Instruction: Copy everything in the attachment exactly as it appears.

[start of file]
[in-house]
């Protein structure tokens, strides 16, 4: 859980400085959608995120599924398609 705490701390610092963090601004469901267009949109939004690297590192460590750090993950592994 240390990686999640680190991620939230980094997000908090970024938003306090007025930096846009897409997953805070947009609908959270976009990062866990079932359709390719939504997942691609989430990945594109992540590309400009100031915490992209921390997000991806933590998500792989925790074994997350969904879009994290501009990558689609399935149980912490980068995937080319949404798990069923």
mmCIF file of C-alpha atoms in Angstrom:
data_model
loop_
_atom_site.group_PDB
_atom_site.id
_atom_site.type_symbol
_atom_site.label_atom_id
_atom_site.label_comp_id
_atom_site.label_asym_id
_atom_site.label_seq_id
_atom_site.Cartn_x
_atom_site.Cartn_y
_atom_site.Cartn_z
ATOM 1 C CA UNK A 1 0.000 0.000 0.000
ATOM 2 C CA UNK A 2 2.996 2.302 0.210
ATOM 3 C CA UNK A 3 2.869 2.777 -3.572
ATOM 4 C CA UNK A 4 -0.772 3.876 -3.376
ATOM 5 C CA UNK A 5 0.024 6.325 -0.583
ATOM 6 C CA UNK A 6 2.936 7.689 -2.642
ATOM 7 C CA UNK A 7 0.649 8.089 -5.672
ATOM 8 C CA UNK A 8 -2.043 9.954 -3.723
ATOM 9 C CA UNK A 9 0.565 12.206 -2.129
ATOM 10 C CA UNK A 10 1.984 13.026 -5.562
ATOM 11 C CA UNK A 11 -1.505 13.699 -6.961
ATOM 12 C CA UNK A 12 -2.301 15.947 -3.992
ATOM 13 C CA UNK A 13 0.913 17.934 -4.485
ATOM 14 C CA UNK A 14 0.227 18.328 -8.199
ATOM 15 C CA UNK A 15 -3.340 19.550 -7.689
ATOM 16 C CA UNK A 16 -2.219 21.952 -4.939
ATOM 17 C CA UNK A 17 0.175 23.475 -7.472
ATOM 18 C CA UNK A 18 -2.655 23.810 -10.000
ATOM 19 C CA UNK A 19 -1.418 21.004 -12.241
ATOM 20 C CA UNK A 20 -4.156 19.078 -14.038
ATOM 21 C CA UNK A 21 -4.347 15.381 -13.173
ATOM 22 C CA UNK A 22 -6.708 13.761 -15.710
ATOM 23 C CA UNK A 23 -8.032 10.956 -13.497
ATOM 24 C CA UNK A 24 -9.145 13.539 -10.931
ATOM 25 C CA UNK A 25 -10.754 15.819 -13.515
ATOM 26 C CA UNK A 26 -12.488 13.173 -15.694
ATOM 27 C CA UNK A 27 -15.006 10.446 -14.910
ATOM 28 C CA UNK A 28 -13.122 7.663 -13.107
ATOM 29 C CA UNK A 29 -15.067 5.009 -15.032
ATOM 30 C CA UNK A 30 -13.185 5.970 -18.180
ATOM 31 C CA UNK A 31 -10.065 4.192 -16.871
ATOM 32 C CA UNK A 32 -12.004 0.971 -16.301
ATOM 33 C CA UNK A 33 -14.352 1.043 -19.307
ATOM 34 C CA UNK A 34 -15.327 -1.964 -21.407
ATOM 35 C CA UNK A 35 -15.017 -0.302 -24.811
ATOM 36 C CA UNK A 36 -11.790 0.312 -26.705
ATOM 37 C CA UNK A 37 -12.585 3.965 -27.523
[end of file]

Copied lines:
[in-house]
């Protein structure tokens, strides 16, 4: 859980400085959608995120599924398609 705490701390610092963090601004469901267009949109939004690297590192460590750090993950592994 240390990686999640680190991620939230980094997000908090970024938003306090007025930096846009897409997953805070947009609908959270976009990062866990079932359709390719939504997942691609989430990945594109992540590309400009100031915490992209921390997000991806933590998500792989925790074994997350969904879009994290501009990558689609399935149980912490980068995937080319949404798990069923």
mmCIF file of C-alpha atoms in Angstrom:
data_model
loop_
_atom_site.group_PDB
_atom_site.id
_atom_site.type_symbol
_atom_site.label_atom_id
_atom_site.label_comp_id
_atom_site.label_asym_id
_atom_site.label_seq_id
_atom_site.Cartn_x
_atom_site.Cartn_y
_atom_site.Cartn_z
ATOM 1 C CA UNK A 1 0.000 0.000 0.000
ATOM 2 C CA UNK A 2 2.996 2.302 0.210
ATOM 3 C CA UNK A 3 2.869 2.777 -3.572
ATOM 4 C CA UNK A 4 -0.772 3.876 -3.376
ATOM 5 C CA UNK A 5 0.024 6.325 -0.583
ATOM 6 C CA UNK A 6 2.936 7.689 -2.642
ATOM 7 C CA UNK A 7 0.649 8.089 -5.672
ATOM 8 C CA UNK A 8 -2.043 9.954 -3.723
ATOM 9 C CA UNK A 9 0.565 12.206 -2.129
ATOM 10 C CA UNK A 10 1.984 13.026 -5.562
ATOM 11 C CA UNK A 11 -1.505 13.699 -6.961
ATOM 12 C CA UNK A 12 -2.301 15.947 -3.992
ATOM 13 C CA UNK A 13 0.913 17.934 -4.485
ATOM 14 C CA UNK A 14 0.227 18.328 -8.199
ATOM 15 C CA UNK A 15 -3.340 19.550 -7.689
ATOM 16 C CA UNK A 16 -2.219 21.952 -4.939
ATOM 17 C CA UNK A 17 0.175 23.475 -7.472
ATOM 18 C CA UNK A 18 -2.655 23.810 -10.000
ATOM 19 C CA UNK A 19 -1.418 21.004 -12.241
ATOM 20 C CA UNK A 20 -4.156 19.078 -14.038
ATOM 21 C CA UNK A 21 -4.347 15.381 -13.173
ATOM 22 C CA UNK A 22 -6.708 13.761 -15.710
ATOM 23 C CA UNK A 23 -8.032 10.956 -13.497
ATOM 24 C CA UNK A 24 -9.145 13.539 -10.931
ATOM 25 C CA UNK A 25 -10.754 15.819 -13.515
ATOM 26 C CA UNK A 26 -12.488 13.173 -15.694
ATOM 27 C CA UNK A 27 -15.006 10.446 -14.910
ATOM 28 C CA UNK A 28 -13.122 7.663 -13.107
ATOM 29 C CA UNK A 29 -15.067 5.009 -15.032
ATOM 30 C CA UNK A 30 -13.185 5.970 -18.180
ATOM 31 C CA UNK A 31 -10.065 4.192 -16.871
ATOM 32 C CA UNK A 32 -12.004 0.971 -16.301
ATOM 33 C CA UNK A 33 -14.352 1.043 -19.307
ATOM 34 C CA UNK A 34 -15.327 -1.964 -21.407
ATOM 35 C CA UNK A 35 -15.017 -0.302 -24.811
ATOM 36 C CA UNK A 36 -11.790 0.312 -26.705
ATOM 37 C CA UNK A 37 -12.585 3.965 -27.523